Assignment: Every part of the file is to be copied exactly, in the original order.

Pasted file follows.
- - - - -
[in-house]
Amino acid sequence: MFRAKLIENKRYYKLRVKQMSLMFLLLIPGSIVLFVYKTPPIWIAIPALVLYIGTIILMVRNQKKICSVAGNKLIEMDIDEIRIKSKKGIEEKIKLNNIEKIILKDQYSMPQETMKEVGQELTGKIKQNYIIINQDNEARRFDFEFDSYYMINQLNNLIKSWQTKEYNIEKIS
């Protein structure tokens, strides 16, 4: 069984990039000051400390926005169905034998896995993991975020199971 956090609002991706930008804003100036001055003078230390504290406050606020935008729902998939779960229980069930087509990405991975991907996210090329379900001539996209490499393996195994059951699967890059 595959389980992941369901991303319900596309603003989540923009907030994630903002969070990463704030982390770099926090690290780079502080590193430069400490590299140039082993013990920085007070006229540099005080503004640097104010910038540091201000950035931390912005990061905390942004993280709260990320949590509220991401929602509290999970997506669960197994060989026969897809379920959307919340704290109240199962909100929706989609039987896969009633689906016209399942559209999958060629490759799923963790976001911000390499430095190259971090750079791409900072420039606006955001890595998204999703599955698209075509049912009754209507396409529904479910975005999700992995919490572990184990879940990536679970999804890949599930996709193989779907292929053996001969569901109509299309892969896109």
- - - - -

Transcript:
[in-house]
Amino acid sequence: MFRAKLIENKRYYKLRVKQMSLMFLLLIPGSIVLFVYKTPPIWIAIPALVLYIGTIILMVRNQKKICSVAGNKLIEMDIDEIRIKSKKGIEEKIKLNNIEKIILKDQYSMPQETMKEVGQELTGKIKQNYIIINQDNEARRFDFEFDSYYMINQLNNLIKSWQTKEYNIEKIS
């Protein structure tokens, strides 16, 4: 069984990039000051400390926005169905034998896995993991975020199971 956090609002991706930008804003100036001055003078230390504290406050606020935008729902998939779960229980069930087509990405991975991907996210090329379900001539996209490499393996195994059951699967890059 595959389980992941369901991303319900596309603003989540923009907030994630903002969070990463704030982390770099926090690290780079502080590193430069400490590299140039082993013990920085007070006229540099005080503004640097104010910038540091201000950035931390912005990061905390942004993280709260990320949590509220991401929602509290999970997506669960197994060989026969897809379920959307919340704290109240199962909100929706989609039987896969009633689906016209399942559209999958060629490759799923963790976001911000390499430095190259971090750079791409900072420039606006955001890595998204999703599955698209075509049912009754209507396409529904479910975005999700992995919490572990184990879940990536679970999804890949599930996709193989779907292929053996001969569901109509299309892969896109």